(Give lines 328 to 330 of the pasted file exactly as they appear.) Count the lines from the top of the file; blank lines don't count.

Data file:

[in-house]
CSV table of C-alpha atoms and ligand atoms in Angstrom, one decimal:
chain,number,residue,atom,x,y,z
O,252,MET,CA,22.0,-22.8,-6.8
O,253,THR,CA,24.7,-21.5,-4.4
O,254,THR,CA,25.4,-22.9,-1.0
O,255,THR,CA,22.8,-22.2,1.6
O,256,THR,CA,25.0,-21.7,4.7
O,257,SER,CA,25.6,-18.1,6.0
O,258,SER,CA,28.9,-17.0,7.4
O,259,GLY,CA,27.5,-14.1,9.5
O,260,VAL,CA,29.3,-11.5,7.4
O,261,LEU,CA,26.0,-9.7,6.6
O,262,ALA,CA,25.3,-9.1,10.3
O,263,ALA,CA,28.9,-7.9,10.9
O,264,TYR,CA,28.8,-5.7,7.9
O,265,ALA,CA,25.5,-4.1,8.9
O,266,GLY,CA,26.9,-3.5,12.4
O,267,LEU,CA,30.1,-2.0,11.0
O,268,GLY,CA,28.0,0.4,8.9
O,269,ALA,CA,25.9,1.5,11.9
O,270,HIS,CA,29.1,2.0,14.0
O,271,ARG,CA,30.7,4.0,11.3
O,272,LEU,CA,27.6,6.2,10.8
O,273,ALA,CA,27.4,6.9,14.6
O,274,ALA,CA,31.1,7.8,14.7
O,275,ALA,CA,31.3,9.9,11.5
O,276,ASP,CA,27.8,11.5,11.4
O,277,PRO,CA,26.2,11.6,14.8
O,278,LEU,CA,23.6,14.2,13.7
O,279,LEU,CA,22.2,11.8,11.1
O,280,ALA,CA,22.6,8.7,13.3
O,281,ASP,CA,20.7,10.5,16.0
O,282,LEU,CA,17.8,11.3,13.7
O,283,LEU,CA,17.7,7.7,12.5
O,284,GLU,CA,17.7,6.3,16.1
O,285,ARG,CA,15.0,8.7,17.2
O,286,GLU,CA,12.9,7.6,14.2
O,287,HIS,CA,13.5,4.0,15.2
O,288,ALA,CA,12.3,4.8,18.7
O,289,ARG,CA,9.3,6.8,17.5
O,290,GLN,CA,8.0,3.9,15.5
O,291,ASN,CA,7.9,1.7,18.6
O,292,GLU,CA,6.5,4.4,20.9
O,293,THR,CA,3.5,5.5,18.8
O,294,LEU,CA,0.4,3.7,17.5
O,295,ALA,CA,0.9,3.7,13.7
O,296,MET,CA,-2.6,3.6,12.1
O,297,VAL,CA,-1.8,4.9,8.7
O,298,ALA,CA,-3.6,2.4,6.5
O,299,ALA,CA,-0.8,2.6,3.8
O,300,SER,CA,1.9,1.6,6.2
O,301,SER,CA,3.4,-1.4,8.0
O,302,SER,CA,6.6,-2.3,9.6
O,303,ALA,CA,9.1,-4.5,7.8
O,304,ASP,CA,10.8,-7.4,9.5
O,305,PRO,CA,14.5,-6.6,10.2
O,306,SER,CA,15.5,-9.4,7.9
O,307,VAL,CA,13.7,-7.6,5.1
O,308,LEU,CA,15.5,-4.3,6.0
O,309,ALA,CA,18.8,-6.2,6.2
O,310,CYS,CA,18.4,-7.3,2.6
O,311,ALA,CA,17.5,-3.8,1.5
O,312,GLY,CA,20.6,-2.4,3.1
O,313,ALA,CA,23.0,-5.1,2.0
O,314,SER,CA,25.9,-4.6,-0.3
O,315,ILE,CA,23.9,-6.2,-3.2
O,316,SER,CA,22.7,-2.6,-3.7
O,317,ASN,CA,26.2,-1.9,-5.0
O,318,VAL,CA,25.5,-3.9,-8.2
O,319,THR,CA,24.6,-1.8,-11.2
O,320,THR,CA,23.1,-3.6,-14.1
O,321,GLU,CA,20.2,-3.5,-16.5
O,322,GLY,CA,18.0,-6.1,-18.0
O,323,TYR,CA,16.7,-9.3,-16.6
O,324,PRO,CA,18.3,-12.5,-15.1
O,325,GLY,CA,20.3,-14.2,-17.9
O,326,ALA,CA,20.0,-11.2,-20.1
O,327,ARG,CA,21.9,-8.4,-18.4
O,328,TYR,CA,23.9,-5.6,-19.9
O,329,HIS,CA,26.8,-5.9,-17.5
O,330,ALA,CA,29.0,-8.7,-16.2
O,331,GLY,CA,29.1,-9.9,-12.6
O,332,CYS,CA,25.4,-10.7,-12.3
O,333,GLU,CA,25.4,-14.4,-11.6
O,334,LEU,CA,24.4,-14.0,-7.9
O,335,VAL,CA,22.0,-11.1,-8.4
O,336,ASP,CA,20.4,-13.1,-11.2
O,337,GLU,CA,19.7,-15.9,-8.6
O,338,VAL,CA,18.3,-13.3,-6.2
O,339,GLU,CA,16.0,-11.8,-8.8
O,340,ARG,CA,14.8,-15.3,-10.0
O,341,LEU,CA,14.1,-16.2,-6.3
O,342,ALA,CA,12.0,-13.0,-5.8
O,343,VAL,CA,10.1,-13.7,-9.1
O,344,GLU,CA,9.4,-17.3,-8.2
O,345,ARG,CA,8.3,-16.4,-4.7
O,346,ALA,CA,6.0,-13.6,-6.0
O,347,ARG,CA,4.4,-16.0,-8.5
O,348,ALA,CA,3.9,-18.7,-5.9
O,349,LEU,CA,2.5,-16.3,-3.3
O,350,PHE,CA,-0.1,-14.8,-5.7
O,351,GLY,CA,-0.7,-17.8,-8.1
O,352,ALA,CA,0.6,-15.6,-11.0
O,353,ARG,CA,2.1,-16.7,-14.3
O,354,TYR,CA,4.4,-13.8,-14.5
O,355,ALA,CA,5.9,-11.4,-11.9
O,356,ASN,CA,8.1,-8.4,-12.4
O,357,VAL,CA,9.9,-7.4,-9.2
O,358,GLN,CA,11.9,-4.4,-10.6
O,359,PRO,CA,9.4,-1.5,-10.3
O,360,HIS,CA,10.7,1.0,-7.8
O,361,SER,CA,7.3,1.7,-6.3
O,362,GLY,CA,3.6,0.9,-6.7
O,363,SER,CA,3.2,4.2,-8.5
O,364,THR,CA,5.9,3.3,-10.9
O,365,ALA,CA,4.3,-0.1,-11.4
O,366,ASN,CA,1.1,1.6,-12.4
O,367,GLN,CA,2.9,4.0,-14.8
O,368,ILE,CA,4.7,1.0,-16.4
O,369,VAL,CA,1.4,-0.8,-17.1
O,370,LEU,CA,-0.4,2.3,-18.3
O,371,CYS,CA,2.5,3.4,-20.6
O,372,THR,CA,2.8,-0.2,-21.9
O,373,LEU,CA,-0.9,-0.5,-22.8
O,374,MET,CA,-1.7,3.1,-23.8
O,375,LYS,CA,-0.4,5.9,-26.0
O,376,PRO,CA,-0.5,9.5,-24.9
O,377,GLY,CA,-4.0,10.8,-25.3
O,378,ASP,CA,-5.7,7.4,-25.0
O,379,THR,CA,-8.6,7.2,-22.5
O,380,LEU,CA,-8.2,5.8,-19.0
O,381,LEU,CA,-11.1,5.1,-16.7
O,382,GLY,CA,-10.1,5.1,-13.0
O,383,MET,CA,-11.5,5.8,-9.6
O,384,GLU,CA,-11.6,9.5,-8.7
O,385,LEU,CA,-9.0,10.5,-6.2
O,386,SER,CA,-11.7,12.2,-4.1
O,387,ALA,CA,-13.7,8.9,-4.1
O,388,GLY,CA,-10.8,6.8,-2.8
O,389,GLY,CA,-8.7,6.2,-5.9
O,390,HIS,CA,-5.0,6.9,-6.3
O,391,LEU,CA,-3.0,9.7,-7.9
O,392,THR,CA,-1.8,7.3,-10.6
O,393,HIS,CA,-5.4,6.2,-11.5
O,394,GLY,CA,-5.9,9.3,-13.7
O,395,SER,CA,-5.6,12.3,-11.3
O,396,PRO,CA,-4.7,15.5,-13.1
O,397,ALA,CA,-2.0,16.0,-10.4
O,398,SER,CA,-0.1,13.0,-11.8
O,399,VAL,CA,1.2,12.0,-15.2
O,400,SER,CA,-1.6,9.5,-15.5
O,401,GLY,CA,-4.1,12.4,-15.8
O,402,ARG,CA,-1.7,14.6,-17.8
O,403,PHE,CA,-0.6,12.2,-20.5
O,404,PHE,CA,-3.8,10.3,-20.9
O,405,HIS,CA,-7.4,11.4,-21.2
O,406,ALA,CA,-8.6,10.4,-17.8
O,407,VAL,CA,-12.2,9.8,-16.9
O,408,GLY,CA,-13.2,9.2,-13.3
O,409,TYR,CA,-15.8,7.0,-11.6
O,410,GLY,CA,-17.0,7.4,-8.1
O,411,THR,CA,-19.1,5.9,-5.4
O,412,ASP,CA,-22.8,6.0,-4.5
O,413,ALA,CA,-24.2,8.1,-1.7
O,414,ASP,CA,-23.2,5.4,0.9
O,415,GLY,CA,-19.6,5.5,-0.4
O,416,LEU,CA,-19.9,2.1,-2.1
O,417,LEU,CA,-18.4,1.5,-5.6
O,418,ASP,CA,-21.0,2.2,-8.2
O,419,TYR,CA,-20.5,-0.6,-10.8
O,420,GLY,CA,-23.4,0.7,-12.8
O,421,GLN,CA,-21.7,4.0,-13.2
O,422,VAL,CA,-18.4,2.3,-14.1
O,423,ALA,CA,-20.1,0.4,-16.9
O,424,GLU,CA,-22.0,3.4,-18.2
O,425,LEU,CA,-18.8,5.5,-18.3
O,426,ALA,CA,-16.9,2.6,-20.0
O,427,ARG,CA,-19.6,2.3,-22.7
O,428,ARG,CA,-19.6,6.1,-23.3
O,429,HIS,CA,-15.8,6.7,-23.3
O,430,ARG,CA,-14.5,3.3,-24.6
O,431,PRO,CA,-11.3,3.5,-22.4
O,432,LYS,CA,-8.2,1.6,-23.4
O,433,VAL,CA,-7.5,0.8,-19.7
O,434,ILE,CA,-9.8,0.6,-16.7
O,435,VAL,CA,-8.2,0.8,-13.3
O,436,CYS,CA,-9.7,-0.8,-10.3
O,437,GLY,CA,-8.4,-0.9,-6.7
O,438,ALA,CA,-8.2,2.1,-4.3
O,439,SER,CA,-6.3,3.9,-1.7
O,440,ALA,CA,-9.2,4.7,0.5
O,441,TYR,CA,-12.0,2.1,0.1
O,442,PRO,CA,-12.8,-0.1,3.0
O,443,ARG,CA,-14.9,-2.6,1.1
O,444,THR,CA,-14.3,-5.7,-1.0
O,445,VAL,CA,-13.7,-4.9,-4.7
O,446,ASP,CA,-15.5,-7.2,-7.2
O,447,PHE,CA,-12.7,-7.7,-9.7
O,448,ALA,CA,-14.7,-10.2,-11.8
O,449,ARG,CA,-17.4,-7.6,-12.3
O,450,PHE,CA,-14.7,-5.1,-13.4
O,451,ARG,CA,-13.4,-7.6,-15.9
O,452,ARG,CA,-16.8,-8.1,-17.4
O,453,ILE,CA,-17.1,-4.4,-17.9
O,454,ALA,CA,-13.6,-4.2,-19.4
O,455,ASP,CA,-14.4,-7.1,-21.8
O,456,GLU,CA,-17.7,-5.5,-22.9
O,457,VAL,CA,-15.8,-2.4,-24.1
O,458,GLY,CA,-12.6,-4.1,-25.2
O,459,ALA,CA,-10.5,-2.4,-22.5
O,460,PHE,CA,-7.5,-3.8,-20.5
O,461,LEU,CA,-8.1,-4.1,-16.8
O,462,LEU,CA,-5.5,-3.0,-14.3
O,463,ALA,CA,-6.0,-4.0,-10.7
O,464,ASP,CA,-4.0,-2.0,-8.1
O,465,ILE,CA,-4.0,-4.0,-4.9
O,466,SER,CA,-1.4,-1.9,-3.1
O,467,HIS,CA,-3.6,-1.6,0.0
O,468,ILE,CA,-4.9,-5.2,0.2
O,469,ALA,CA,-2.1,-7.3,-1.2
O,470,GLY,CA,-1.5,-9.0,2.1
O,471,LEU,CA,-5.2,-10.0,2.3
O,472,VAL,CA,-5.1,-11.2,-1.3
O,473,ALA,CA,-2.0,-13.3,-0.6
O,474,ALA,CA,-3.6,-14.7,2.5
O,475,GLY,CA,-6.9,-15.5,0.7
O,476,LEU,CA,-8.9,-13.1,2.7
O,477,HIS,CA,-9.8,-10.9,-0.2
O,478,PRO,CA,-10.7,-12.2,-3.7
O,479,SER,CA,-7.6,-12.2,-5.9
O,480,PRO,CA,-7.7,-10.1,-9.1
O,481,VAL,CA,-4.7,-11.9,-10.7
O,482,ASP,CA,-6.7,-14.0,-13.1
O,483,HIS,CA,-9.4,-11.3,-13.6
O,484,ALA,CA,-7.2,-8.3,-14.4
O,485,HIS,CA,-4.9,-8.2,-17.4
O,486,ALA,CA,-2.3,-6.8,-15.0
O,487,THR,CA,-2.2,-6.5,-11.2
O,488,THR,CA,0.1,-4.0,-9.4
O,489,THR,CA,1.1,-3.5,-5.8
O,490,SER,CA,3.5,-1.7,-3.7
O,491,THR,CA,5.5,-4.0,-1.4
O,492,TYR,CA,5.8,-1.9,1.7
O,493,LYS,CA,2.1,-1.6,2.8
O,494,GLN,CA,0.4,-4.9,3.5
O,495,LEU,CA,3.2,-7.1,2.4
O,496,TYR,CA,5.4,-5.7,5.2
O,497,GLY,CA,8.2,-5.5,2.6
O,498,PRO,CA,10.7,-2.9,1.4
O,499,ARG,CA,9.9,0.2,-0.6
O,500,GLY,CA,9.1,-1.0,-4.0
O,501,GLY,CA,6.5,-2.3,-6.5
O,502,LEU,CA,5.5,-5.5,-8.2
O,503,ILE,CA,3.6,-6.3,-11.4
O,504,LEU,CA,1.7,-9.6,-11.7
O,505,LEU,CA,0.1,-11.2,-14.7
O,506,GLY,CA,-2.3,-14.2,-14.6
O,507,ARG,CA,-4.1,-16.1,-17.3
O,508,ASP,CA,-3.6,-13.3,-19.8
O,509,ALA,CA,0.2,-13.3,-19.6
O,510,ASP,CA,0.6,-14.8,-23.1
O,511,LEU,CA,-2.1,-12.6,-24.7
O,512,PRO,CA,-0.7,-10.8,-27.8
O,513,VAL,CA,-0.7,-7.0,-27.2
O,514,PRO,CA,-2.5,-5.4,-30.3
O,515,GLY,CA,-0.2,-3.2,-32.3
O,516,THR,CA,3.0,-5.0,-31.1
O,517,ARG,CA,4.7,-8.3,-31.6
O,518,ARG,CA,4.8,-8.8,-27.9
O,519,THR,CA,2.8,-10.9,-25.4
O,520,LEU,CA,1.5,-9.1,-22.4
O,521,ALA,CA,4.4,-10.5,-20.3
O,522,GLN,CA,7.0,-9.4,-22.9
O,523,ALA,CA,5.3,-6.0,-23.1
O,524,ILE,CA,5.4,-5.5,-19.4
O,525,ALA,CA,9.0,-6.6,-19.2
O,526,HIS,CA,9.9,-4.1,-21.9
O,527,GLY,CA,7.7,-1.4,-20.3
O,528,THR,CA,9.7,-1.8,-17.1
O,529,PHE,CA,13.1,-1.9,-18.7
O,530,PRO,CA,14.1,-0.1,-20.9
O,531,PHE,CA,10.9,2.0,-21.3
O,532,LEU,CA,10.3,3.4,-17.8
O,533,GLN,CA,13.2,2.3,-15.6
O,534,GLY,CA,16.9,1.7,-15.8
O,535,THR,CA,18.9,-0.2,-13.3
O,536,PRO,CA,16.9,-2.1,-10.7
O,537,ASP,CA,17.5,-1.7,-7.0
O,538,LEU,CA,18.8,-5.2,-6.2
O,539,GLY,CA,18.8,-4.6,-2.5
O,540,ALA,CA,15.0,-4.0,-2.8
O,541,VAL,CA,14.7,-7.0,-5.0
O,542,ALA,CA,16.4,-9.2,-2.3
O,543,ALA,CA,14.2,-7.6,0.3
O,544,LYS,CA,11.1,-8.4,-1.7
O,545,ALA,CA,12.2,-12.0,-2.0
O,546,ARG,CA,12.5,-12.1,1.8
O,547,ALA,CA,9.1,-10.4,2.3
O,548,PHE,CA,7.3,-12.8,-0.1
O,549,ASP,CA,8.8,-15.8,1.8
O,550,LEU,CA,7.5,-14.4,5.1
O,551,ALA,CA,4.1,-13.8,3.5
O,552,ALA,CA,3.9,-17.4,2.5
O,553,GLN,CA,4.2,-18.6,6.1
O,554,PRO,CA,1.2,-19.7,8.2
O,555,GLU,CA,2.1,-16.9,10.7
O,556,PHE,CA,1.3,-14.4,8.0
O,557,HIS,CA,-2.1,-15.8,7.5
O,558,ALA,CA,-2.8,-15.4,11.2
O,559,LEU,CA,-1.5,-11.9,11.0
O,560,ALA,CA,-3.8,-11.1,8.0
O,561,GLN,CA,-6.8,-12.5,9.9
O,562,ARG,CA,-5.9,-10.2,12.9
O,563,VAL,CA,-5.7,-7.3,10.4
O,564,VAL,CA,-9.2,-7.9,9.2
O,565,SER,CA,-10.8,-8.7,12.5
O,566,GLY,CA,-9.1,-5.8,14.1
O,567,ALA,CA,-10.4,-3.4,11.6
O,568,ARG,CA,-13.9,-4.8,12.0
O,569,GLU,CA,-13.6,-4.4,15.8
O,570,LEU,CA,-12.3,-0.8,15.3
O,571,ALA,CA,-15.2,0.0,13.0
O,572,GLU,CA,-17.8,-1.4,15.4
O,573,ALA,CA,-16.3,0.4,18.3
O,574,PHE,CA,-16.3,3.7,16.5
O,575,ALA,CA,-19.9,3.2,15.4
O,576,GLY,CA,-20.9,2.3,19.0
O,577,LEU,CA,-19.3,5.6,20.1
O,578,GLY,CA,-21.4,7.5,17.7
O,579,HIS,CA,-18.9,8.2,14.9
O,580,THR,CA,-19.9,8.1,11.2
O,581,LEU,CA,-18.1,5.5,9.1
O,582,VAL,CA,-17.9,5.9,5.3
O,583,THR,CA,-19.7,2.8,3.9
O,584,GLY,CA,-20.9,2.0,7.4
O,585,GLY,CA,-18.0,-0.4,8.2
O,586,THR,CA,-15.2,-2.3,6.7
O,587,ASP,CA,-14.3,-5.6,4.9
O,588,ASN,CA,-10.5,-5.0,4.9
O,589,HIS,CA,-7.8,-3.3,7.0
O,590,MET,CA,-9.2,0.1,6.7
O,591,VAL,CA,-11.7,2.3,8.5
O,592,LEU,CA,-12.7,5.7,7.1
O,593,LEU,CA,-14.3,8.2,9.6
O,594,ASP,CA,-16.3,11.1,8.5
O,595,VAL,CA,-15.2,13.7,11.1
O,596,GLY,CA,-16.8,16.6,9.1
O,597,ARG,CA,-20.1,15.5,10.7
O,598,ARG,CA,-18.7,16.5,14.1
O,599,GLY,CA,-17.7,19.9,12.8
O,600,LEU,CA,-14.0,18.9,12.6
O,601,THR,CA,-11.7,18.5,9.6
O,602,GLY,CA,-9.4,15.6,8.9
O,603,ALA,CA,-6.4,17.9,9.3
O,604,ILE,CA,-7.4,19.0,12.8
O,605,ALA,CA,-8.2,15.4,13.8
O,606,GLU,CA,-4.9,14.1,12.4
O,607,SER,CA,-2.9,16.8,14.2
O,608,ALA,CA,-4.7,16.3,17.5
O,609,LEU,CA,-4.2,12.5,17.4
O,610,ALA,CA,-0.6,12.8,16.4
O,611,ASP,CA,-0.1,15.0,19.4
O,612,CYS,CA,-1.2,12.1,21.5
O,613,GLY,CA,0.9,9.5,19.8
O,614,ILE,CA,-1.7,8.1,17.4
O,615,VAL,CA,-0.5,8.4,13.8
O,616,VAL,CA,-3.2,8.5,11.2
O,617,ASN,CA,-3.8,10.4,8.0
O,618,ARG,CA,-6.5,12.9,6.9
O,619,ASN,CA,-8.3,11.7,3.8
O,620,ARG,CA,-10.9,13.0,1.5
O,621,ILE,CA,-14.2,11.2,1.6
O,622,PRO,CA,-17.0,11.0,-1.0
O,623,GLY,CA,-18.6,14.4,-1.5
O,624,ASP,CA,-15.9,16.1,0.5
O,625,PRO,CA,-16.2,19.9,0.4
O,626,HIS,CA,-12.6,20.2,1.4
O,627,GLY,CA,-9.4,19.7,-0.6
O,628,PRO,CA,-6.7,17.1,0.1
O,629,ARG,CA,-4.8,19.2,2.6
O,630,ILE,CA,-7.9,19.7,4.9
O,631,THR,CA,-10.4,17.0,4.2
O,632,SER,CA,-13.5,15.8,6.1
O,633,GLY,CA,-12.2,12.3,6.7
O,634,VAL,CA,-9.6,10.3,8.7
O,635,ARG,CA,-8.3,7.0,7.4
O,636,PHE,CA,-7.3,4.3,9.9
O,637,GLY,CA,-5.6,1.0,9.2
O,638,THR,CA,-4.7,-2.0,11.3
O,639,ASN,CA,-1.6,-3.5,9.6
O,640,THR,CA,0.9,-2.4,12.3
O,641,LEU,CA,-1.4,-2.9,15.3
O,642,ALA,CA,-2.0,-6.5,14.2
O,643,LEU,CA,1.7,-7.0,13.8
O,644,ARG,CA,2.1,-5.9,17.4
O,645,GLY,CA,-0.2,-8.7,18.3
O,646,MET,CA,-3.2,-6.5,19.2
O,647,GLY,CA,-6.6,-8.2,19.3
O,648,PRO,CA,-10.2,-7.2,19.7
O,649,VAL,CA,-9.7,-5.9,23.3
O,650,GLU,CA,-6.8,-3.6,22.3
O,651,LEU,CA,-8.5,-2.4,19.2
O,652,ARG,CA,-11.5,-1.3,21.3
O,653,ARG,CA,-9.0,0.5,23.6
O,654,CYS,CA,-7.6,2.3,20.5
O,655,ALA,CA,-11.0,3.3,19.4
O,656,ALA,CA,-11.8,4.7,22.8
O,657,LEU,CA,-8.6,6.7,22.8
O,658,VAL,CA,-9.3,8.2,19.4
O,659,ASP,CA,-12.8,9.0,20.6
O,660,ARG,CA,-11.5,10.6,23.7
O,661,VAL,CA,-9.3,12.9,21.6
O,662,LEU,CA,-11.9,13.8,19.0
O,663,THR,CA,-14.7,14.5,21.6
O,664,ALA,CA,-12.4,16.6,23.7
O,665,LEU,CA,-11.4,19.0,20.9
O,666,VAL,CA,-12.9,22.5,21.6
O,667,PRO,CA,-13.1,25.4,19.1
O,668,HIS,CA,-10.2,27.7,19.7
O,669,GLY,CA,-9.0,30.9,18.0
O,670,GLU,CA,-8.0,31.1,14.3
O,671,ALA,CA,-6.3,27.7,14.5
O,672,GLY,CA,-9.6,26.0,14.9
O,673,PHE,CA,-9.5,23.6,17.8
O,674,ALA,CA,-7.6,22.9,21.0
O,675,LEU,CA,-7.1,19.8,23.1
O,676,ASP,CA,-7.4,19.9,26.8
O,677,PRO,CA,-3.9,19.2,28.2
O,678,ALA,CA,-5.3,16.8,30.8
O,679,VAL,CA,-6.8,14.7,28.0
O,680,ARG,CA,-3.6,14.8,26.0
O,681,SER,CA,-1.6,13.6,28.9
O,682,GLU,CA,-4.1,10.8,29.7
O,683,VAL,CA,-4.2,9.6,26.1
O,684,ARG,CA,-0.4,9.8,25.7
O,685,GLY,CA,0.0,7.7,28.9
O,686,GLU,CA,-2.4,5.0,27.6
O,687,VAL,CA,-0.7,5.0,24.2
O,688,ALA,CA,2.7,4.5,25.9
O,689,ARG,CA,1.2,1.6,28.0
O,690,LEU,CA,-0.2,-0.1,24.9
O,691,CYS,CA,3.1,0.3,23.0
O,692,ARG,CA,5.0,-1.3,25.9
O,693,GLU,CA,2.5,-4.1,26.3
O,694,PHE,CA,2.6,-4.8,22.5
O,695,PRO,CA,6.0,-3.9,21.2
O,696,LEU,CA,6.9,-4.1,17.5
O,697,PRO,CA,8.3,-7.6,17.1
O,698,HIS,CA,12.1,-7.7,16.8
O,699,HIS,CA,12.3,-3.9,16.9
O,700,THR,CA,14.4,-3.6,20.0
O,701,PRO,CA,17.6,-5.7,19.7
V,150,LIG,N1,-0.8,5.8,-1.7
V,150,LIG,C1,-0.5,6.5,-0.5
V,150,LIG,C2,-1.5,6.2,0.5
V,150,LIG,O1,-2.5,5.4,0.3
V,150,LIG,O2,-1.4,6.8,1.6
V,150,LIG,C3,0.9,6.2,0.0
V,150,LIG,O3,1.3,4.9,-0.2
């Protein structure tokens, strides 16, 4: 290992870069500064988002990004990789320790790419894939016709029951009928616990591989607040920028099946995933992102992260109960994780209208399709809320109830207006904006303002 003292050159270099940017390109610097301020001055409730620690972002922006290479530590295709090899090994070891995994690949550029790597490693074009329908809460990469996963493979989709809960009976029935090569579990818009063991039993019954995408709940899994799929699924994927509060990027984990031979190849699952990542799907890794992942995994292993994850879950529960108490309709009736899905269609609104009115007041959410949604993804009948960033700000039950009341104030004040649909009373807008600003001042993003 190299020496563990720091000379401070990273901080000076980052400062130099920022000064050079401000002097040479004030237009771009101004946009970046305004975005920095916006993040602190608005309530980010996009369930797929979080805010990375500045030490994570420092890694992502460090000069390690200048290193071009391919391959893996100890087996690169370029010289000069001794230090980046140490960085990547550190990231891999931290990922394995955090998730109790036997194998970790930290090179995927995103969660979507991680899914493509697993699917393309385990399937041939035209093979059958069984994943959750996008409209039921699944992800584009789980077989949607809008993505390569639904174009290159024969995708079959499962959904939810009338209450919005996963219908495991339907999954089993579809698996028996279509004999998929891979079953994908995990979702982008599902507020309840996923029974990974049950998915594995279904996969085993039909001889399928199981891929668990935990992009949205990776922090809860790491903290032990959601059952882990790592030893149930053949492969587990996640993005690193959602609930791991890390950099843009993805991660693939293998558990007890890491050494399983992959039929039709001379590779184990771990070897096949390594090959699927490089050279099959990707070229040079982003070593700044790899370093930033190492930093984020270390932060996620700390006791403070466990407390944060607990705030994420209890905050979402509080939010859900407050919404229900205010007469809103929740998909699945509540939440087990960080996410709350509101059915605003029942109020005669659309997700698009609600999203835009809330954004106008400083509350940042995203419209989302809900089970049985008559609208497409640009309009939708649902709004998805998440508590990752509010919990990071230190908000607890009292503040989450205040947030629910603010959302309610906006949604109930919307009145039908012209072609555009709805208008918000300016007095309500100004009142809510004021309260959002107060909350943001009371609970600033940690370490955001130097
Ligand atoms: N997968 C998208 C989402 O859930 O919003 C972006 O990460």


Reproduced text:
O,576,GLY,CA,-20.9,2.3,19.0
O,577,LEU,CA,-19.3,5.6,20.1
O,578,GLY,CA,-21.4,7.5,17.7